You aren’t ‘pouring money’ into it, those are cheap maintenance costs, overall. I’d keep driving it and put away money every month into a new(er) car account. That way when something major does fail you’ll be ready to replace.

Consider this as well: A 20 year old Honda is less safe than a newer model vehicle. Theoretically…your Honda may last to 2018 but what if it fails? You will have spent this money on maintenance and your vehicle would be nearly worthless. I would buy a newer vehicle and have it completely checked out by a competent independent mechanic before you do. It’s money well spent.

“Theoretically…your Honda may last to 2018 but what if it fails?”

What if what fails?

How many miles are on it? What is the actual year and model? I would keep maintaining and keep driving. As noted, you can go ahead and spend a chunk of money on something else. But unless you’re shelling out a ton of $$ for a new car with warranty and service agreement, then you haven’t really changed your position at all. You will have spent a ton of money on a different car that has to be maintained and could have some major kind of failure.

@cigroller…“if” means the vehicle which could be the transmission or engine or rusted frame. I really don’t see the replacement of an engine or transmission as being a viable option when dealing with a 20 year old vehicle. I guess “safe” is not in your vocabulary either after reading your comment. Pay attention here…you may learn something.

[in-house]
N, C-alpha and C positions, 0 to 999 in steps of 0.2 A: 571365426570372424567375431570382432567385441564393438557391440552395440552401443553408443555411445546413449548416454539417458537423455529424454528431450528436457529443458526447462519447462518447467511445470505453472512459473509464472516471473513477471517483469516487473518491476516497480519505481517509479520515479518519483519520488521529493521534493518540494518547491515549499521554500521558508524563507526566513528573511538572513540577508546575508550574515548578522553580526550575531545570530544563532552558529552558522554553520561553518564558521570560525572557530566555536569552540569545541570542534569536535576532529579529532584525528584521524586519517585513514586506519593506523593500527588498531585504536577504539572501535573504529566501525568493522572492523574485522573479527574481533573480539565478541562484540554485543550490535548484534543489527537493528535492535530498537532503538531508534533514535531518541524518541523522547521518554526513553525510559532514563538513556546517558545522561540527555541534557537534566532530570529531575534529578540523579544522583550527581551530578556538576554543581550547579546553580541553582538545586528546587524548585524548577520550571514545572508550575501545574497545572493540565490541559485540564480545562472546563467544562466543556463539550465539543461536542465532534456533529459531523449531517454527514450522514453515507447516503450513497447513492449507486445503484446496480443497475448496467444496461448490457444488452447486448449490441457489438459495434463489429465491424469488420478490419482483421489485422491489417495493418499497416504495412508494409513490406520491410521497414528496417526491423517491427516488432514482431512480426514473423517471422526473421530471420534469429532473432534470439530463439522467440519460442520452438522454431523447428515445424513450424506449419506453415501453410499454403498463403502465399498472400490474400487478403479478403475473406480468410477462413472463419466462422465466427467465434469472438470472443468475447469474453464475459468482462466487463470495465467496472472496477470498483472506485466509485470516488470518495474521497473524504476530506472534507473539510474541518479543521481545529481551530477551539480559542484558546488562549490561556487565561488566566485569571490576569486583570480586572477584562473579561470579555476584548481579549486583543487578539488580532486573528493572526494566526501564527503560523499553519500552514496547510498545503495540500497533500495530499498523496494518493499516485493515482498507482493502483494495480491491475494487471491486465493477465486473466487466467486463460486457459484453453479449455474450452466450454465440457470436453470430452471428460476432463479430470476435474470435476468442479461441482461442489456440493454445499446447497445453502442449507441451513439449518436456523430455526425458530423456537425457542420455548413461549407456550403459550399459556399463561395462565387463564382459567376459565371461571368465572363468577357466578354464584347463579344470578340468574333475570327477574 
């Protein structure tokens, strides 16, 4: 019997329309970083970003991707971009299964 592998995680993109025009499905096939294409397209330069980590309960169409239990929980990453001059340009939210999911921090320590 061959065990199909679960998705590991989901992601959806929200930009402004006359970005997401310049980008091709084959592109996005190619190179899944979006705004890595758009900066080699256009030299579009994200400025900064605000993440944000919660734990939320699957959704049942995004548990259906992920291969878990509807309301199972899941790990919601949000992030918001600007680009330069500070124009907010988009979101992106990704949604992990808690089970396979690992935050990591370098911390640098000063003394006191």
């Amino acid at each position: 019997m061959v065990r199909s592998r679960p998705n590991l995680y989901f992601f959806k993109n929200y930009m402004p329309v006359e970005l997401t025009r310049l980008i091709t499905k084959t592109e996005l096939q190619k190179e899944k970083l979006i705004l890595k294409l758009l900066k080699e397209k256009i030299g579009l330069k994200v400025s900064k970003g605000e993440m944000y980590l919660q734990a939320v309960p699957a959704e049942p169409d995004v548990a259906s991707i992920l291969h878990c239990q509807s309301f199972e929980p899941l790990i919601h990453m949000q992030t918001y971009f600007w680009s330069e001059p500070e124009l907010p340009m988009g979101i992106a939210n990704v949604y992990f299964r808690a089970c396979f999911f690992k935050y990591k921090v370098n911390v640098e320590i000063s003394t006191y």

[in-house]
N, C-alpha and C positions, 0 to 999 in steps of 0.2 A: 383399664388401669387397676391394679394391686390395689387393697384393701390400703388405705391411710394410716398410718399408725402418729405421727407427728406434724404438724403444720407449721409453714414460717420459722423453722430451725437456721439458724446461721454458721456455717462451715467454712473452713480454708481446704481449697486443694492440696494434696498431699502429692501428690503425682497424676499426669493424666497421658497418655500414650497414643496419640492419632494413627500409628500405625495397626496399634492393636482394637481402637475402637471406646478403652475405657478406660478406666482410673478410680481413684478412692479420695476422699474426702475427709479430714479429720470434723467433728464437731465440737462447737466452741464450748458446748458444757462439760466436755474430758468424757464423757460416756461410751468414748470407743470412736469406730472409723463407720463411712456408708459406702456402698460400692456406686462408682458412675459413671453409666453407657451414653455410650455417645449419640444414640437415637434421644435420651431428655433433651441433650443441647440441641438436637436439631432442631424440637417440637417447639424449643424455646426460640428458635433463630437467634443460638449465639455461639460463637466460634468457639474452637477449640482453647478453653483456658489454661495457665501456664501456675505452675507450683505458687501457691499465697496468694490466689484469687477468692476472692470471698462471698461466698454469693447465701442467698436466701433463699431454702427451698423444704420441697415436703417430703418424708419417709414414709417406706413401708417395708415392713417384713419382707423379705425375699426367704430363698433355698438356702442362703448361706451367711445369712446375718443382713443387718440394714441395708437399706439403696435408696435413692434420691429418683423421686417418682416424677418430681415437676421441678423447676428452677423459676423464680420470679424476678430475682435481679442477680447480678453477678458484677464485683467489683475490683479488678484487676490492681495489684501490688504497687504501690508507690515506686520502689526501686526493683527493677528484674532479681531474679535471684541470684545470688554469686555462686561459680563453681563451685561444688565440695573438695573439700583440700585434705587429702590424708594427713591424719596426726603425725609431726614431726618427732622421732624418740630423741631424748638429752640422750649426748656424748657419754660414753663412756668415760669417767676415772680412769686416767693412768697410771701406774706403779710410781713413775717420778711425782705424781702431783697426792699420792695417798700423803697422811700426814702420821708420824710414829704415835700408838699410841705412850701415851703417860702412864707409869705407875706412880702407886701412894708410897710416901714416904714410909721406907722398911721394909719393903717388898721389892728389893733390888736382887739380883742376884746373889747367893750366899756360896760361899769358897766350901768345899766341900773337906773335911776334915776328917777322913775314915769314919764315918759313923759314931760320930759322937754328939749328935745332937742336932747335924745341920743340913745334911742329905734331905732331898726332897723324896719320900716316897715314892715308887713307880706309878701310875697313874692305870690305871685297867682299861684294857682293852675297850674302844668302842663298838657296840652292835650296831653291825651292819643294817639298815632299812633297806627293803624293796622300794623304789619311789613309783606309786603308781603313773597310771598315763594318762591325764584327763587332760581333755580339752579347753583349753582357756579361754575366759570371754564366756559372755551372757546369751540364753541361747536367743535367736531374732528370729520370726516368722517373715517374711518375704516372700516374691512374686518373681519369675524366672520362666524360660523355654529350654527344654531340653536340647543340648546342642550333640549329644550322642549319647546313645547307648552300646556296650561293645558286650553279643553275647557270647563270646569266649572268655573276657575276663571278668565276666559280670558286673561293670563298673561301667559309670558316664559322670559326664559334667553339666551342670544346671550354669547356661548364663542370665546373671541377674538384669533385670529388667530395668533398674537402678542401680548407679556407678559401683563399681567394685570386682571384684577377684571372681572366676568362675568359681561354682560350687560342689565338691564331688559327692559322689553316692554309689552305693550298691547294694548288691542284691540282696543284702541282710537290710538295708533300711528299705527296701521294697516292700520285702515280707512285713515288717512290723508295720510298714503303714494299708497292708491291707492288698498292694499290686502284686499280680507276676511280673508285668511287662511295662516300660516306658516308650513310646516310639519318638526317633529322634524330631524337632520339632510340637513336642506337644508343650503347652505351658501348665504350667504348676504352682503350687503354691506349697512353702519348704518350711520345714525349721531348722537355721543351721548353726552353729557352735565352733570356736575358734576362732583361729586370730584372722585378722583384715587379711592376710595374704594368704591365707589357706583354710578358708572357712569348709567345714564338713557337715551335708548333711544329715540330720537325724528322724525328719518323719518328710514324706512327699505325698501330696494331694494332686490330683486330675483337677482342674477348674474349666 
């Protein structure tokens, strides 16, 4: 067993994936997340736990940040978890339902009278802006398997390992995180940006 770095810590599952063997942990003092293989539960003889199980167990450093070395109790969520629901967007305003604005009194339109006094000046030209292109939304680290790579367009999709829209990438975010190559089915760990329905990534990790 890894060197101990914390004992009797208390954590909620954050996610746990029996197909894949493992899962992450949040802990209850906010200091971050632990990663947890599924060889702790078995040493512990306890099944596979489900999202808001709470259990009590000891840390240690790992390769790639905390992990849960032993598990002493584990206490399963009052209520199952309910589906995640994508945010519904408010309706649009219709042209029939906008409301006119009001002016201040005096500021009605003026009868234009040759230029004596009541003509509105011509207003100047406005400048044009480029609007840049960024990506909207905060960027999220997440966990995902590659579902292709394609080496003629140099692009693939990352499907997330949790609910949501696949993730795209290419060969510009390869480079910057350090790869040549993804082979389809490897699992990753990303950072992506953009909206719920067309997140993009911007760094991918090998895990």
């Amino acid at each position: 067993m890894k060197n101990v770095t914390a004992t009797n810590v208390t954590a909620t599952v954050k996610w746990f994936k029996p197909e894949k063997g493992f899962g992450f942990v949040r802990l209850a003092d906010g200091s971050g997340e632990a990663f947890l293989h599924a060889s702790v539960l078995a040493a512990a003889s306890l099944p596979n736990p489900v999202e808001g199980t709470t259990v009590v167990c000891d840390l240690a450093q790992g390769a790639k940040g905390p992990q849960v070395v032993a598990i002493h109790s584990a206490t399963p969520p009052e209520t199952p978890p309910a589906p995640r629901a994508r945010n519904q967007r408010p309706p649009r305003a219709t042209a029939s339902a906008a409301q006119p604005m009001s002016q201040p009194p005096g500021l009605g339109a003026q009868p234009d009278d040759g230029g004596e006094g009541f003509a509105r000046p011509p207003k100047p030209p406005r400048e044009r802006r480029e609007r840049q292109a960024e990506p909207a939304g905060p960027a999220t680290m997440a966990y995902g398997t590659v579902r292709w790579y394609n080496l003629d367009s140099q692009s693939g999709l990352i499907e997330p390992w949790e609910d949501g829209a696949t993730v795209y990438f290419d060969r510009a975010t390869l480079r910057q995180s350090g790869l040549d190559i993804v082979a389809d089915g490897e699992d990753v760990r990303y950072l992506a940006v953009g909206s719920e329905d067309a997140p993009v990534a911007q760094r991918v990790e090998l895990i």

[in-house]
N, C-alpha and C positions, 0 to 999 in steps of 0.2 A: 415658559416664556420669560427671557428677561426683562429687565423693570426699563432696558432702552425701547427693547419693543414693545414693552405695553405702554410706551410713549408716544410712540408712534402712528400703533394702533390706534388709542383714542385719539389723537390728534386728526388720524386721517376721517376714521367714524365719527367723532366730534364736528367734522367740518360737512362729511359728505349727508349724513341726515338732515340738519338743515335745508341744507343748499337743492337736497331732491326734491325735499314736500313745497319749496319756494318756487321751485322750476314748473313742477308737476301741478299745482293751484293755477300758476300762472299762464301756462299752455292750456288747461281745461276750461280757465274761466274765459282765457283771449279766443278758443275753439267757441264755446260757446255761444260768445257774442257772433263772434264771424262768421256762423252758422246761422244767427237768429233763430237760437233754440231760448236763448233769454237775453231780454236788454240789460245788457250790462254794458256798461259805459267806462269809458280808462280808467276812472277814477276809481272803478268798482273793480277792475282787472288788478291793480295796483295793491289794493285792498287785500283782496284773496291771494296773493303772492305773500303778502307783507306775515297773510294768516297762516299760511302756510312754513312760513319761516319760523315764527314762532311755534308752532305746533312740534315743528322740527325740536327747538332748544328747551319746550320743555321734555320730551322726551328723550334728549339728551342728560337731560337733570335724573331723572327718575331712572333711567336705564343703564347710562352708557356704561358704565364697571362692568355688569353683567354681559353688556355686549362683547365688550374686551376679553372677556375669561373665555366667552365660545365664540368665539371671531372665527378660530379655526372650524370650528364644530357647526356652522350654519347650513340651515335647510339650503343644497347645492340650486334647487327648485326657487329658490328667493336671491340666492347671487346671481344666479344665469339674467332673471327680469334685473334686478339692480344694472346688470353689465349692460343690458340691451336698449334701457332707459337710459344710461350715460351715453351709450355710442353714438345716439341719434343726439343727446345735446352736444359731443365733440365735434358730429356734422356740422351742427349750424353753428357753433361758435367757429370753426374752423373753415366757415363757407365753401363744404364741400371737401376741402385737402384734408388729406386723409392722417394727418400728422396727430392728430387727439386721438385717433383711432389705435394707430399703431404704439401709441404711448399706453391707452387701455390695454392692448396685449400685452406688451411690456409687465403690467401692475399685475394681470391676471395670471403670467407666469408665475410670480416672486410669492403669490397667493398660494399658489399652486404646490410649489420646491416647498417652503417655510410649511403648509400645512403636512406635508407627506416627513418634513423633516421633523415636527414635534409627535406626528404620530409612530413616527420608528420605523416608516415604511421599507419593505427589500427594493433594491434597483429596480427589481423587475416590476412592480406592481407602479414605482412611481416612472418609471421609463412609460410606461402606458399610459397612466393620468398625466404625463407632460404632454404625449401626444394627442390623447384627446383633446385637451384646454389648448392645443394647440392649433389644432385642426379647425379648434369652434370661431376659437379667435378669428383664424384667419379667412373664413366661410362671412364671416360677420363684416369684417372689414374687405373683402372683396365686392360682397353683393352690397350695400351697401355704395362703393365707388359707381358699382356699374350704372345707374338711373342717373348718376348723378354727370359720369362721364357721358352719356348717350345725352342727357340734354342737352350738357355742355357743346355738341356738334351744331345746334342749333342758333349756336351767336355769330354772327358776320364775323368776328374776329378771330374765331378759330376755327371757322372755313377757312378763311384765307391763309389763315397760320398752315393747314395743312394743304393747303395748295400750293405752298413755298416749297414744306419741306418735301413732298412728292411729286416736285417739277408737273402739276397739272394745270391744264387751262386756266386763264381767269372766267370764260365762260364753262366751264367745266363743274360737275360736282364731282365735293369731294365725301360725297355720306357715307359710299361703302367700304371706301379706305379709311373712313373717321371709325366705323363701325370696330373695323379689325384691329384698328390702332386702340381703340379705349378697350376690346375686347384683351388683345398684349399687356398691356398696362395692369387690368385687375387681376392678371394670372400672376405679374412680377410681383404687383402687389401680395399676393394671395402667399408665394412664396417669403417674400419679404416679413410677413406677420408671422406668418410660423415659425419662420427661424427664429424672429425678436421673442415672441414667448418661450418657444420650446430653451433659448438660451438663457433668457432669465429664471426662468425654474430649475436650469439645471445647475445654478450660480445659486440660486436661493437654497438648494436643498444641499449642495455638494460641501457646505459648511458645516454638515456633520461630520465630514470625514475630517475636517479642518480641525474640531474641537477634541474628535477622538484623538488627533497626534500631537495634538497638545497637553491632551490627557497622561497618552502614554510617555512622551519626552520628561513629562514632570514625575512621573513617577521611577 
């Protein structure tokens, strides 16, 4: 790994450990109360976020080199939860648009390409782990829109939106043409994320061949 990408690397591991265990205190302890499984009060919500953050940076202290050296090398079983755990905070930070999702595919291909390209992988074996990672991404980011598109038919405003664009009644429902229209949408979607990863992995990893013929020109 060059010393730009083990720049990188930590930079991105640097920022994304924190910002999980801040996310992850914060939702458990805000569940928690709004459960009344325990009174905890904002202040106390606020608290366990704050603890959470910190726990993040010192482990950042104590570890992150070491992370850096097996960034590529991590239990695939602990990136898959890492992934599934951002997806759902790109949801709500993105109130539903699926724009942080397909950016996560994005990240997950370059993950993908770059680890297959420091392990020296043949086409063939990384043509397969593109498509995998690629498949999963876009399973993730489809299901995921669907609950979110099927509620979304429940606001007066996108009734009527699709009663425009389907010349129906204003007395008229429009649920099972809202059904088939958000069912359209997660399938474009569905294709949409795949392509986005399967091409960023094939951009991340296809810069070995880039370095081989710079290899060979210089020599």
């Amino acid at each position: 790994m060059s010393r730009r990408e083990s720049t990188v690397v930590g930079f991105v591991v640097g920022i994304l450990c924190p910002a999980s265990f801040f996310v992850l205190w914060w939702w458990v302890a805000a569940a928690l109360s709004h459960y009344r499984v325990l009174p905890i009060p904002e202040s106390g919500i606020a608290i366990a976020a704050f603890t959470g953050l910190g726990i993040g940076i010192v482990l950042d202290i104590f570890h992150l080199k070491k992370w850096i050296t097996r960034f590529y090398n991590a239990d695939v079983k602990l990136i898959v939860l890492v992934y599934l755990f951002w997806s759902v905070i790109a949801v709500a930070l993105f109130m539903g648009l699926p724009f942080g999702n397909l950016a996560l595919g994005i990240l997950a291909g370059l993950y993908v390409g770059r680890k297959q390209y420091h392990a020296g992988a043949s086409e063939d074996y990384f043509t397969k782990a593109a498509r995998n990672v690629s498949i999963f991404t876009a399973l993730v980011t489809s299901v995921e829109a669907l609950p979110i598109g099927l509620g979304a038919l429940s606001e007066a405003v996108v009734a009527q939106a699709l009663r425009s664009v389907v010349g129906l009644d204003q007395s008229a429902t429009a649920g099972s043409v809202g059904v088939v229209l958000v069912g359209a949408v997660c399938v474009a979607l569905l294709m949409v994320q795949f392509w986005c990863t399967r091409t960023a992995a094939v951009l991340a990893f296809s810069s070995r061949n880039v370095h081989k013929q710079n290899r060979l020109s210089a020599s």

No missileman, not learning anything. If you meant “Theoretically…your Honda may last to 2018 but what if [its engine or transmission] fails?” that’s fine. But there is no “it.”

One way to rephrase part of what I was just saying could be: “Theoretically…you could go buy a different used car because it is newer. But what if you do that and pay for its maintenance, and then its engine or transmission fails?” Meanwhile, you probably sold you car to some kid down the street for $1000 and he’s the one who comes by in your old Honda to pick you up while you’re stranded on the side of the road.

The fact that a car is 20yrs old means nothing about the odds of engine or transmission failure. Getting into a car that is less old similarly means nothing about those odds. (This is partly why I asked for the mileage and model). The OP is not talking about going out to buy a new car with a manufacturer warranty. Pay attention here…you might learn something.

Friend just sold 99 accord w/102k miles for $5k. Zero issues. Just bought new accord instead. Old car was fine. V6, leather, sunroof, alloy wheels, good tires. Certainly has many more yrs left

If the overall condition of the car is the way you describe it, then keeping it going will likely be the cheapest alternative. However, money isn’t the only factor here. The chance that it’ll break down and strand you is steadily increasing. It’s not as safe as today’s cars. You’ll have to weigh those factors too.

Also, the price range you mention for a replacement is such that you’d probably be looking at cars that are more than “gently used”, so you could end up with a troublesome car if you’re unlucky. If you were considering, say, a well-maintained three-year-old Accord, then that would be a different story.

Sorry @cigroller but since I mentioned “Honda” in the beginning of the sentence…it becomes an “it” later on. Pick up a dictionary sometime…1. The definition of “It”: used to refer to a thing previously mentioned or easily identified in a sentence or phrase. Like I said before…pay attention and you may learn something.

I know I’m guilty of forgetting to do this, but when you post online, picture yourself sitting across a table from the person you’re addressing. It’s so easy to be condescending and rude when you’re posting to a faceless person on the internet.